The citywide book party that is Seattle Independent Bookstore Day is coming on Saturday, April 28 — and you’re invited. Now in its fifth year, SIBD is part of a national event celebrating the role independent bookstores play in the lives of readers, authors and communities.

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Lit Life

A year ago, on a cloudy but dry Saturday, I visited 19 bookstores in a day. And I can’t wait to do it again.

The citywide book party that is Seattle Independent Bookstore Day is coming on Saturday, April 28 — and you’re invited. Now in its fifth year, SIBD is part of a national event celebrating the role independent bookstores play in the lives of readers, authors and communities.

If you’re lucky enough to have an indie bookstore in your neighborhood, you know what treasures they are: Places where you can talk about books with friendly booksellers, browse shelves (while inhaling that delightful aroma of new books; equal parts fresh paper, faint dust and hope) looking for a serendipitous find, and go home with something you can’t wait to start reading. Yes, buying books online is often cheaper, but for me — and maybe a lot of us — something precious gets lost in that transaction. SIBD celebrates that precious thing, all over town.

This year, 23 bookstores are participating: Ada’s Technical Books (Seattle), Book Larder (Seattle), BookTree (Kirkland), Brick & Mortar Books (Redmond), Eagle Harbor Book Co. (Bainbridge Island), Edmonds Bookshop (Edmonds), Elliott Bay Book Company (Seattle), Fantagraphics Bookstore (Seattle), Island Books (Mercer Island), Liberty Bay Books (Poulsbo, Bremerton), Magnolia’s Bookstore (Seattle), The Neverending Bookshop (Bothell), Open Books: A Poem Emporium (Seattle), Phinney Books (Seattle), Queen Anne Book Company (Seattle), Secret Garden Books (Seattle), Third Place Books (Lake Forest Park, two Seattle locations), The Traveler (Bainbridge Island) and University Book Store (Seattle, Mill Creek).

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Every one of these stores will be hosting its own special events, which might include author appearances, readings, giveaways, live music, cake, contests and the like; see your favorite store’s website for details on what they’re doing on the 28th. And every store is taking part in the Passport Challenge: Visit three stores on the list on that day and get your passport stamped, and you’ll get a one-time 30 percent off coupon, good for any participating store.

Or, if you’re ambitious, visit and get your passport stamped at 19 stores that day (for stores with more than one outlet — University Book Store, Third Place Books, Liberty Bay Books — you only need to visit one of each). This achievement brings the ultimate prize: a Bookstore Champions card, which gets you 25 percent off at every participating store for a year.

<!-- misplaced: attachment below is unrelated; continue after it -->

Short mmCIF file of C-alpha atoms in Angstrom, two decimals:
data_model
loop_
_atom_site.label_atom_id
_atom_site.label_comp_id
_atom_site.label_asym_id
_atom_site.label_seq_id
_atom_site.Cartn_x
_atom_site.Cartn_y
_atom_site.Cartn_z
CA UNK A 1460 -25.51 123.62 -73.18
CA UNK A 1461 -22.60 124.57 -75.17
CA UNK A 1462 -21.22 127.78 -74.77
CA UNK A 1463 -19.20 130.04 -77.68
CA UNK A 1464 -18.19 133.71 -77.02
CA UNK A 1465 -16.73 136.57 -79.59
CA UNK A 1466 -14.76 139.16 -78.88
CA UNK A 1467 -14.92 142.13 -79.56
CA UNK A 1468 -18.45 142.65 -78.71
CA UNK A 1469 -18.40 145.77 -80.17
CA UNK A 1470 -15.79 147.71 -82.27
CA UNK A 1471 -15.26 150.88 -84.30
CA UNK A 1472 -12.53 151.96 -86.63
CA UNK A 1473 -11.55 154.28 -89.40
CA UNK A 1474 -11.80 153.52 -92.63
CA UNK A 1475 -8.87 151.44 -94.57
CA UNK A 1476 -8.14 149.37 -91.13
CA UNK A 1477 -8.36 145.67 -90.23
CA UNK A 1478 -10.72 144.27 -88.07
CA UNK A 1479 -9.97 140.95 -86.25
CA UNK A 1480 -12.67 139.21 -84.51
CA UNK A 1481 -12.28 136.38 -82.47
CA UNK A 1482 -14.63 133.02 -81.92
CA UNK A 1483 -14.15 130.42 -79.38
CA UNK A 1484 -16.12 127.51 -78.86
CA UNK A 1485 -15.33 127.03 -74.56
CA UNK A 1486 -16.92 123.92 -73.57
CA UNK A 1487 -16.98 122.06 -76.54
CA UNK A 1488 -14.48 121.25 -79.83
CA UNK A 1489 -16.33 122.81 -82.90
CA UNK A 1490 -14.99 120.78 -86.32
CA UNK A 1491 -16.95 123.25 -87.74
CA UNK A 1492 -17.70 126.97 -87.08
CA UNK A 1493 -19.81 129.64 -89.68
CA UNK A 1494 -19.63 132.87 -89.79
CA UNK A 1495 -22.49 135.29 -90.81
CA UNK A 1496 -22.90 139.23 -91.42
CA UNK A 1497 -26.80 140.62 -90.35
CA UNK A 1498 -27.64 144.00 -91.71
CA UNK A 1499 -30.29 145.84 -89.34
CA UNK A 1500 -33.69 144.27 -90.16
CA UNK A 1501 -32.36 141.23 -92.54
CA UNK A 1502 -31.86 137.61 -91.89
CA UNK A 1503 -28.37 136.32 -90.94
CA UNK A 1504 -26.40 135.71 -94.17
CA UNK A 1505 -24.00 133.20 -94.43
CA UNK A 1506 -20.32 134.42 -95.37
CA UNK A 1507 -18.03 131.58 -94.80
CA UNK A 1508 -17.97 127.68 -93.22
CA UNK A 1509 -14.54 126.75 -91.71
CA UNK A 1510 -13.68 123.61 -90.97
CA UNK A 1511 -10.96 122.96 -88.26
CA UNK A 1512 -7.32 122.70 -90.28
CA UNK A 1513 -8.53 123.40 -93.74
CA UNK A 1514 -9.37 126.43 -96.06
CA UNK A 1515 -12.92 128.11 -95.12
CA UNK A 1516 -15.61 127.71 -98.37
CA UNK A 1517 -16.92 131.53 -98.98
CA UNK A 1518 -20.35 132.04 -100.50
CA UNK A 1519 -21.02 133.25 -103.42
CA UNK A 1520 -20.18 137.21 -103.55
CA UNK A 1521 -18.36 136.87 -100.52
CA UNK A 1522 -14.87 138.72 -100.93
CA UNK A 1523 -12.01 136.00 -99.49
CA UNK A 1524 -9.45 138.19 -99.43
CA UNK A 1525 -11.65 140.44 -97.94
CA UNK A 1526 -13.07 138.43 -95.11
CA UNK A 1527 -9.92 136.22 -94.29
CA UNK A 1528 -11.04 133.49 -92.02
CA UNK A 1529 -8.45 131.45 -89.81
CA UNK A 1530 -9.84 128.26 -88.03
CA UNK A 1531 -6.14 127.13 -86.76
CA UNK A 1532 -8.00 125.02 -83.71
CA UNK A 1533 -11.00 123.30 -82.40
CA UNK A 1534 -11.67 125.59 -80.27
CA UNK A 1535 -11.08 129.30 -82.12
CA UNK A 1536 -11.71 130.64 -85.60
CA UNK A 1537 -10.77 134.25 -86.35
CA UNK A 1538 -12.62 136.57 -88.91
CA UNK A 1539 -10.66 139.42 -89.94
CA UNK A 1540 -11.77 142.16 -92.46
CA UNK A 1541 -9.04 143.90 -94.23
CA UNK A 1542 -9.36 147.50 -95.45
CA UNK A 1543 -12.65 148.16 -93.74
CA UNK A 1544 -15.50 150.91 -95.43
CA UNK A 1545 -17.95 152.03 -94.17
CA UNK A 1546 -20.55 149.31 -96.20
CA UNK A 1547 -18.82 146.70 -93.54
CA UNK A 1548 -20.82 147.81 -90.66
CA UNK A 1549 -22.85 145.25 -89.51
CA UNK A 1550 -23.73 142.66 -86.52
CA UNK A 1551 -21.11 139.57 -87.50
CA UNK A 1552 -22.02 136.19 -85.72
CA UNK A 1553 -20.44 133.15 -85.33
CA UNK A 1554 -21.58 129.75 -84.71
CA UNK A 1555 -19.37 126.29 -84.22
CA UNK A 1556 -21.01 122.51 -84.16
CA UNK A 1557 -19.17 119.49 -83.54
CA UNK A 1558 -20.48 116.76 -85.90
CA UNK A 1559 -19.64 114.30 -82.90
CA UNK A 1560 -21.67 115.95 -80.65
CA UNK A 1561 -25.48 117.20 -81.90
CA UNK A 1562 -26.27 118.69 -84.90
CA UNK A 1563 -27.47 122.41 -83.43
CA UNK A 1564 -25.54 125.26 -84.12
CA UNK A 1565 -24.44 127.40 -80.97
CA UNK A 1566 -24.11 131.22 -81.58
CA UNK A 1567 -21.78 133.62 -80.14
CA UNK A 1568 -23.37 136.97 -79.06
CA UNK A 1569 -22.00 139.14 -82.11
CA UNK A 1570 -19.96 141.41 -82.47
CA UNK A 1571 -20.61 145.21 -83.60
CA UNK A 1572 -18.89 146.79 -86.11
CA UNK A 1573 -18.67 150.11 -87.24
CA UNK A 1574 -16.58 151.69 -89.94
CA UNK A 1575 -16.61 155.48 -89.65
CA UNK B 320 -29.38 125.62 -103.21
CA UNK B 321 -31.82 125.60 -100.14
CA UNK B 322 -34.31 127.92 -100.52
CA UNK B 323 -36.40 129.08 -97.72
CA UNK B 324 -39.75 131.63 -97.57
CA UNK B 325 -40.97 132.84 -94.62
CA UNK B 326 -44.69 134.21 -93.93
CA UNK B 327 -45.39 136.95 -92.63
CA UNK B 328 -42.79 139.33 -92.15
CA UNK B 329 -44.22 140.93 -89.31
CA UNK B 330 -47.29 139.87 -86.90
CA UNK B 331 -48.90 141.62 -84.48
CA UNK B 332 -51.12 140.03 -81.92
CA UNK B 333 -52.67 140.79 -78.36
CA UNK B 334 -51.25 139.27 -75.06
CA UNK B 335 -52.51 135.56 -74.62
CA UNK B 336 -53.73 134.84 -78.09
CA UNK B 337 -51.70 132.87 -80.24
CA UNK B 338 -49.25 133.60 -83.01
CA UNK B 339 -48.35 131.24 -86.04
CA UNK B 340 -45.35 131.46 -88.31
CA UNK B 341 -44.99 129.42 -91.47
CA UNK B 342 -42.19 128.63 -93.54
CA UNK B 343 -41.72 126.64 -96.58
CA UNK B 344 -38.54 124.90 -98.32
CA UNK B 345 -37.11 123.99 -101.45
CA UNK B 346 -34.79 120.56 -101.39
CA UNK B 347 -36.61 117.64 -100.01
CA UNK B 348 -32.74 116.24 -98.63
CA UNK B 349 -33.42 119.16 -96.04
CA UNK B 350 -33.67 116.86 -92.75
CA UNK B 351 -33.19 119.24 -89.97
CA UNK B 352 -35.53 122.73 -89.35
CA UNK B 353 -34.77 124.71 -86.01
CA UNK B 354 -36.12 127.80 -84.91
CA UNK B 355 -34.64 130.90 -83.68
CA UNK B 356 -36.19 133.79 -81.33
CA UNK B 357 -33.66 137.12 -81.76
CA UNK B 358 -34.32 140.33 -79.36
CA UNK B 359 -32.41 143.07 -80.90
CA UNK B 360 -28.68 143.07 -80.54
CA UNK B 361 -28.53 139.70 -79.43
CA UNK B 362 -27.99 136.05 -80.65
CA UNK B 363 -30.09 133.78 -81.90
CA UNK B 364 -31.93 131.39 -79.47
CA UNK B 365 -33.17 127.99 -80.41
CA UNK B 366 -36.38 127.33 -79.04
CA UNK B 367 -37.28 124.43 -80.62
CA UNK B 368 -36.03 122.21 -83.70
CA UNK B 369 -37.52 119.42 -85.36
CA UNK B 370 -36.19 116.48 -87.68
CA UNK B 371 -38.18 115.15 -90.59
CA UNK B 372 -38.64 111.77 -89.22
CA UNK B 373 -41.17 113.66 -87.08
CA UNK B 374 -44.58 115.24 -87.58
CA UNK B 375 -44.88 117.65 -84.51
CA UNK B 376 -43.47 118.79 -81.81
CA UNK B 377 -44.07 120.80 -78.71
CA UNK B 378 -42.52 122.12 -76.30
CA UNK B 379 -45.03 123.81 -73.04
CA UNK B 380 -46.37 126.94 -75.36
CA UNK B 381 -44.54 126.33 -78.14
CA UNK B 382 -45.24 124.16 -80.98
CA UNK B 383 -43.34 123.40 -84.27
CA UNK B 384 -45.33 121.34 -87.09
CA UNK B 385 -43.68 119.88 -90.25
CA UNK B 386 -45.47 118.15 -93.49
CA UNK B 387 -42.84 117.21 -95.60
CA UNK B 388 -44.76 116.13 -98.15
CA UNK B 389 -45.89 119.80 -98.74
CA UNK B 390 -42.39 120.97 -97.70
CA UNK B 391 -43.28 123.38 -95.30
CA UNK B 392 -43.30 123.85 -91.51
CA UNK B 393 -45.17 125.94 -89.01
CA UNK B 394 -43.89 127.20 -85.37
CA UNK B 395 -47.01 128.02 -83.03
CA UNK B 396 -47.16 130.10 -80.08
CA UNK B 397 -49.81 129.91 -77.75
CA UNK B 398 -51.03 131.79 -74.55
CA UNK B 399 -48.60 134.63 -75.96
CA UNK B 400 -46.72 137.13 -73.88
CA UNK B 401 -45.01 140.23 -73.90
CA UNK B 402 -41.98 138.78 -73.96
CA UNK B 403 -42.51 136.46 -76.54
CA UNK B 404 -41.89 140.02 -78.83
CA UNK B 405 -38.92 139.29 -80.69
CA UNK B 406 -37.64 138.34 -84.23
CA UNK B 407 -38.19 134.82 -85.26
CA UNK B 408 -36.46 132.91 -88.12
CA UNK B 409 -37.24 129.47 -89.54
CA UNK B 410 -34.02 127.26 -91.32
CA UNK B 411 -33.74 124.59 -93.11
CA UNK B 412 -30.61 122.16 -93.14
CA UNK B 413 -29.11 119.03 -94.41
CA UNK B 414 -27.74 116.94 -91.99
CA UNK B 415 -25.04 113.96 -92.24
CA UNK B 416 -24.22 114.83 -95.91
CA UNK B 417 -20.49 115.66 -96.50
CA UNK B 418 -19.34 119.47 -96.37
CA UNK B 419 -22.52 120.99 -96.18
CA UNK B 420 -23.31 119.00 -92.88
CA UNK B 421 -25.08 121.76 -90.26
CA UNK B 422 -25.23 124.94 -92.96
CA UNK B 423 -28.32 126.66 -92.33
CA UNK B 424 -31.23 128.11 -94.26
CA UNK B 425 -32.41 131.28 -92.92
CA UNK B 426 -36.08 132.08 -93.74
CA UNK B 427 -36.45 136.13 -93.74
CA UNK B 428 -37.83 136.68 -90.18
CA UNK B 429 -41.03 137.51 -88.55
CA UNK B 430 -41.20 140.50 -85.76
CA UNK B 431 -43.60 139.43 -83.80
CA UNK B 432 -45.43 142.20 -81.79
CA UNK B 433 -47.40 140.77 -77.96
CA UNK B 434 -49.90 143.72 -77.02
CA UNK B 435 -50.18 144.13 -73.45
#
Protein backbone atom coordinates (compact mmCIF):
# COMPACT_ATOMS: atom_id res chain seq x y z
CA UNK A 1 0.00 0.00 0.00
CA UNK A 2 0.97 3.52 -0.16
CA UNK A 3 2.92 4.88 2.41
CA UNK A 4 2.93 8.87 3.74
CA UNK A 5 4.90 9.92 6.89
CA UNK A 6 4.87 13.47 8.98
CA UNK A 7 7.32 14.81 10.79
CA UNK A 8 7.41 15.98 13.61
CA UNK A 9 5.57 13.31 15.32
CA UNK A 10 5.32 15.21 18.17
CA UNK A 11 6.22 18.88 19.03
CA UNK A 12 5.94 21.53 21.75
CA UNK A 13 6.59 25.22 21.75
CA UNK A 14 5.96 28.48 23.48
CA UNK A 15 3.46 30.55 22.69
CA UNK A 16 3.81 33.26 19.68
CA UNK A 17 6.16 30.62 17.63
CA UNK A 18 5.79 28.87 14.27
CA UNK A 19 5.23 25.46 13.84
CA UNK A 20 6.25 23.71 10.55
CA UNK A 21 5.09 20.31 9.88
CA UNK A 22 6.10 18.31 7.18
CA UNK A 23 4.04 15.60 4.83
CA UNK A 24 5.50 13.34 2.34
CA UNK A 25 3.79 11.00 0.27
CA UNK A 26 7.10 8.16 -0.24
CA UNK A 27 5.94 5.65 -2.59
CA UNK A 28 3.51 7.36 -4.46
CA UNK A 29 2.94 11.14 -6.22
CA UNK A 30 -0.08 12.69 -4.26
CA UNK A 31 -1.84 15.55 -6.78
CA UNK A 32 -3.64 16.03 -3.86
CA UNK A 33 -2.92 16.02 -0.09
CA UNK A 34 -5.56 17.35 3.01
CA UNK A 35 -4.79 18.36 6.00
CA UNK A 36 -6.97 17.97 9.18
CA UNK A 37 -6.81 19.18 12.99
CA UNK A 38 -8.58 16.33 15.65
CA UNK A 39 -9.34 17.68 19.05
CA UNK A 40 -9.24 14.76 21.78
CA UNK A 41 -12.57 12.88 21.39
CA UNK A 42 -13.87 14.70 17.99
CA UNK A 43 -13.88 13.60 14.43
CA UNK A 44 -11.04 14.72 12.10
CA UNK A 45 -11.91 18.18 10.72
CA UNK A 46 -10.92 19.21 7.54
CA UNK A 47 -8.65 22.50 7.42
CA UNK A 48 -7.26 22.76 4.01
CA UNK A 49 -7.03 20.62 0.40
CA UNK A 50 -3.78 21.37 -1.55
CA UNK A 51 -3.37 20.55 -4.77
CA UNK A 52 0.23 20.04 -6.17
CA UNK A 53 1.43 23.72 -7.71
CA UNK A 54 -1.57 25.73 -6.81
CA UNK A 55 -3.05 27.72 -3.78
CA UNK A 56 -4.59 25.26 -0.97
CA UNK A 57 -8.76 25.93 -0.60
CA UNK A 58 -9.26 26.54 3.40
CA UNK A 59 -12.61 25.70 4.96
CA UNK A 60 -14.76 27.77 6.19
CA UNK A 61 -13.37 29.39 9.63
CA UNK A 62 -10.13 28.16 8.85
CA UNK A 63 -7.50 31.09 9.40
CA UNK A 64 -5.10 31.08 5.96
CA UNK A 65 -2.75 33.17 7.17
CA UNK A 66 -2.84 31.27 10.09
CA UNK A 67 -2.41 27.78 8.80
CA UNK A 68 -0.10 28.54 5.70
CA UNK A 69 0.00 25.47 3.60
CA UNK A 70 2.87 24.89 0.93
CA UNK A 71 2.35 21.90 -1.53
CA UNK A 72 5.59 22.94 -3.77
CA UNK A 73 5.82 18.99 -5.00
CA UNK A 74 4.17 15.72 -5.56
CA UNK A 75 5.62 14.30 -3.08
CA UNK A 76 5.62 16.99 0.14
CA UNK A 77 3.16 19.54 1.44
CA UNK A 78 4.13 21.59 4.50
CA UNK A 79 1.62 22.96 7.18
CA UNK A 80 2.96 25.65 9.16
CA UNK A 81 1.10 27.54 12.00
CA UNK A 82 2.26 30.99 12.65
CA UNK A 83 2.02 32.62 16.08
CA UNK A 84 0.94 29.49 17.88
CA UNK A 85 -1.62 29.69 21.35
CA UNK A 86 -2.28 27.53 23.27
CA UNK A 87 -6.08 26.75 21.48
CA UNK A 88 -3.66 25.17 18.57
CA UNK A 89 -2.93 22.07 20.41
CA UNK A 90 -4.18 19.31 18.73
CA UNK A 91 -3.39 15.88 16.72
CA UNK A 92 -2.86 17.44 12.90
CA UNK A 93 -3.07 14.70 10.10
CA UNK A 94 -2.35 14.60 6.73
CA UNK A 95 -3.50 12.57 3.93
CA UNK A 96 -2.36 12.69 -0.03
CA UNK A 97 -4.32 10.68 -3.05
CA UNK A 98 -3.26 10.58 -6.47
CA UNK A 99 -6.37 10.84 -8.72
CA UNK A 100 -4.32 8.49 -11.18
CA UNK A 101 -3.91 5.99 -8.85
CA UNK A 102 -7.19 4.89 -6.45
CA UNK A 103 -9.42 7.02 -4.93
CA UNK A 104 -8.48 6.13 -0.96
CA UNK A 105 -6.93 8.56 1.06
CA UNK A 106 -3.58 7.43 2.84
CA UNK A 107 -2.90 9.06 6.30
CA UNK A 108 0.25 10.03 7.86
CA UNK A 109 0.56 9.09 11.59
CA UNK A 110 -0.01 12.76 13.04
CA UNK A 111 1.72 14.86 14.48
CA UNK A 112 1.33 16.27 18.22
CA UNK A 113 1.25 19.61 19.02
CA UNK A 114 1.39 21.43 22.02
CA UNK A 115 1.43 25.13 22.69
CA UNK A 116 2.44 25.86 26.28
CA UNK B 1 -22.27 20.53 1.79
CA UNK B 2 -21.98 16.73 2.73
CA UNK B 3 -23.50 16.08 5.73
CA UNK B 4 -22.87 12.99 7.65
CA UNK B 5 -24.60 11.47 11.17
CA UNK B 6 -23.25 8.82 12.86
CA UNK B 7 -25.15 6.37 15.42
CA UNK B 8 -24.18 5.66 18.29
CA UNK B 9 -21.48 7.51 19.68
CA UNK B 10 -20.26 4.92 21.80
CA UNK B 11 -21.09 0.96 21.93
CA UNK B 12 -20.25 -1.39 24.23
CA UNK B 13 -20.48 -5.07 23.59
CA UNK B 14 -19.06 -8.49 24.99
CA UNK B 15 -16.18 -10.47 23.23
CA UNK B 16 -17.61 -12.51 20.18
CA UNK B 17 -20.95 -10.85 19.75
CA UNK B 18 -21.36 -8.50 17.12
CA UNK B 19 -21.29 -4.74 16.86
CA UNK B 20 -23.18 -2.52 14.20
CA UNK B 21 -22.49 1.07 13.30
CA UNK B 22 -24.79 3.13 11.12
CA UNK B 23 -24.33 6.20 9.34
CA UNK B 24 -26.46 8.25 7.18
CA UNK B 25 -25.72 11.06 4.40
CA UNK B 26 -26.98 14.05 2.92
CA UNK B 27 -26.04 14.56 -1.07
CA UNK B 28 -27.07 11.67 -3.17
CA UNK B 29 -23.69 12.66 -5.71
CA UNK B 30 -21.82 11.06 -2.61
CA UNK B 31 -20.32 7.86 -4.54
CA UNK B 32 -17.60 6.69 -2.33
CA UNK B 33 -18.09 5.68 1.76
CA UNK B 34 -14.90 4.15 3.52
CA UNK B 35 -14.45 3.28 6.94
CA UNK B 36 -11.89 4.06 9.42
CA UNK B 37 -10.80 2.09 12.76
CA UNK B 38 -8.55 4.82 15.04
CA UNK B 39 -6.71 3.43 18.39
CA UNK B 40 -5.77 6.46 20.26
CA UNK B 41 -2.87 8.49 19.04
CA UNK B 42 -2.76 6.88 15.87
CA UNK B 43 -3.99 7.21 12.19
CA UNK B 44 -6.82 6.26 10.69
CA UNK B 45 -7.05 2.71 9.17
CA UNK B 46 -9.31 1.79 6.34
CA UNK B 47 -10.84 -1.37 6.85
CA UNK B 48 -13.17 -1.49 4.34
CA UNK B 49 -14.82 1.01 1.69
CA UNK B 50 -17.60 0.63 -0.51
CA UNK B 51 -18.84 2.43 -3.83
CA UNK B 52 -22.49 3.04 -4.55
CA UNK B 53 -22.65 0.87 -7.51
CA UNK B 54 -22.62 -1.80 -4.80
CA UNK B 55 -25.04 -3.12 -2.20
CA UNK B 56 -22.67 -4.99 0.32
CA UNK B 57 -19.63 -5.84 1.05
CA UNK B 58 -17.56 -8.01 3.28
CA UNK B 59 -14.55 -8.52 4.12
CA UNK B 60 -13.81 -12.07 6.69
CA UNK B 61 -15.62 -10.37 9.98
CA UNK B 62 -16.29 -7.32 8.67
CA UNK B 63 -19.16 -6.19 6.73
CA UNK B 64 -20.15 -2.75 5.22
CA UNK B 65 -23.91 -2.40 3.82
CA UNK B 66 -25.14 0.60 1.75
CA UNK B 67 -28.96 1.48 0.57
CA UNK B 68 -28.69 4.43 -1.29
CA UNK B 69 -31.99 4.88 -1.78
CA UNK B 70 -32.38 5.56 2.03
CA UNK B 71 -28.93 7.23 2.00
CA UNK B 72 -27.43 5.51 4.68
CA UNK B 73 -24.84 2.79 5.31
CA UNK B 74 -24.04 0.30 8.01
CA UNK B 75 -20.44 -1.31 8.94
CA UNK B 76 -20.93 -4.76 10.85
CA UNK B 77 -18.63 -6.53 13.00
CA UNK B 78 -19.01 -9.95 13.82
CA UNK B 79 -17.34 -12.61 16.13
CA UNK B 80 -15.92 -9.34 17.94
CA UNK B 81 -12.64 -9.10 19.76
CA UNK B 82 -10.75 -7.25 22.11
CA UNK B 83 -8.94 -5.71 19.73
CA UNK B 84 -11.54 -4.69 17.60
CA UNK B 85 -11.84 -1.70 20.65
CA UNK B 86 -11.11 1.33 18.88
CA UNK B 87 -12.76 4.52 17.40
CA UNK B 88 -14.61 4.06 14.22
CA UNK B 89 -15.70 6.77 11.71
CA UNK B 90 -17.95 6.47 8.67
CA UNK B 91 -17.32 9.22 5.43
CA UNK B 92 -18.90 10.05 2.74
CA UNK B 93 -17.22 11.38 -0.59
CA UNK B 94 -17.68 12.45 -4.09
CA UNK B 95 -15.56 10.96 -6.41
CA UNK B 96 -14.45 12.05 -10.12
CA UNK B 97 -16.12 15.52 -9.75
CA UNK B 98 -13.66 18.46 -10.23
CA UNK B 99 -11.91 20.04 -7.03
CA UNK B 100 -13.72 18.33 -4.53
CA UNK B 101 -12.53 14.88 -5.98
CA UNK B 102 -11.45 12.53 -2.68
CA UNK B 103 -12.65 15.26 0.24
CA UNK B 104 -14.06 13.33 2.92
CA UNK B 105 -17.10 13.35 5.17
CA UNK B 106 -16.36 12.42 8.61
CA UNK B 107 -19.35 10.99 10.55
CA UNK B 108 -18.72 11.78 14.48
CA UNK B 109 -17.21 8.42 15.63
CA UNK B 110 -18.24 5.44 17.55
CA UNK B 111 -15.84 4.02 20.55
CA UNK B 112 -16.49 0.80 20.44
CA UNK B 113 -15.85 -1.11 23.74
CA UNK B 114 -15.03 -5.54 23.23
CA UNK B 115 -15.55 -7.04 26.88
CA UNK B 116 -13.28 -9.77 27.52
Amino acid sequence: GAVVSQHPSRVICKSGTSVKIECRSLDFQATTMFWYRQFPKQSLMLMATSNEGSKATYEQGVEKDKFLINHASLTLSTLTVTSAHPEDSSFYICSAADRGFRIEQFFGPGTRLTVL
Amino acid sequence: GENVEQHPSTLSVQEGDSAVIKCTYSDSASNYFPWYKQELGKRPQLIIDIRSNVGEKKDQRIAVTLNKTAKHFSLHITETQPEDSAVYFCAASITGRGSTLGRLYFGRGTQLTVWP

I proudly carry such a card (it is, may I say, the first time ever that the word “champion” and my name have been in close proximity), and have been happily whipping it out at bookstores all over town, all year — it’s a treasured possession. My friend Arlene, who was part of the trio in my car last year, recently thought she’d lost her wallet and told me that her first panicked thought was not of credit cards or identification but “what will I do if I lose my Bookstore Champions card?”

This year, with my beloved longtime book group in tow — there’s just four of us, so we’ll fit easily into my Honda — I’m looking forward to doing the 19-store marathon again. Here are some memories from last year’s Passport Challenge:

  • Taking an insanely early Saturday-morning ferry to Bainbridge, and finding it populated with cheery people carrying empty book bags and chirping “Happy Independent Bookstore Day!”
  • Appreciating the enchanting sight of a line of people, outside Bainbridge Island’s Eagle Harbor Book Co., awaiting a bookstore’s opening like fans in line for a concert.
  • Discovering so many bookstores that were new to me. Biggest surprise: the beautifully designed and welcoming space of Ada’s Technical Books (which I remembered, years ago, as the charmingly dilapidated Horizon Books). Ada’s also had one of my favorite sidewalk signs that day: “Saturday 4/29 is Independent Bookstore Day! Celebrate: Knowledge! Wonder! Reading! & Books!!!”
  • The collection of vintage typewriters at Island Books, standing ready for a bit of impromptu poetry or prose.
  • Sampling Scandinavian pastries at Liberty Bay Books in Poulsbo.
  • Blowing bubbles outside Edmonds Bookshop, which handed out tiny bottles and wands. I still have a half-full bottle in my car, in case of emergency.
  • Happily wallowing in crime fiction (and enjoying cookies baked by the employees) at Seattle Mystery Bookshop, which sadly closed its doors last fall.
  • Finding a sly reference to Margaret Atwood’s “The Handmaid’s Tale” — the quote “Nolite te bastardes carborundorum” (mock Latin for “don’t let the bastards grind you down”) — written on the wall in an Elliott Bay Book Company restroom.
  • Enjoying all the different stamps used by the various bookstores for stamping the passports. (Good luck forging one of these.) My favorite: the twisty blue dragon (I think it’s a dragon) from the Neverending Bookshop.
  • Getting an excited cheer from a group of booksellers at Ravenna Third Place Books, our 19th and final stop of the day — just in time for happy hour.

We’re lucky in Seattle to have so many independent bookstores and knowledgeable booksellers. I can’t wait to celebrate them on April 28 — and maybe I’ll see you along the way? I’ll be tweeting all day, at @moiraverse. For more information on Seattle Independent Bookstore Day, see seattlebookstoreday.com.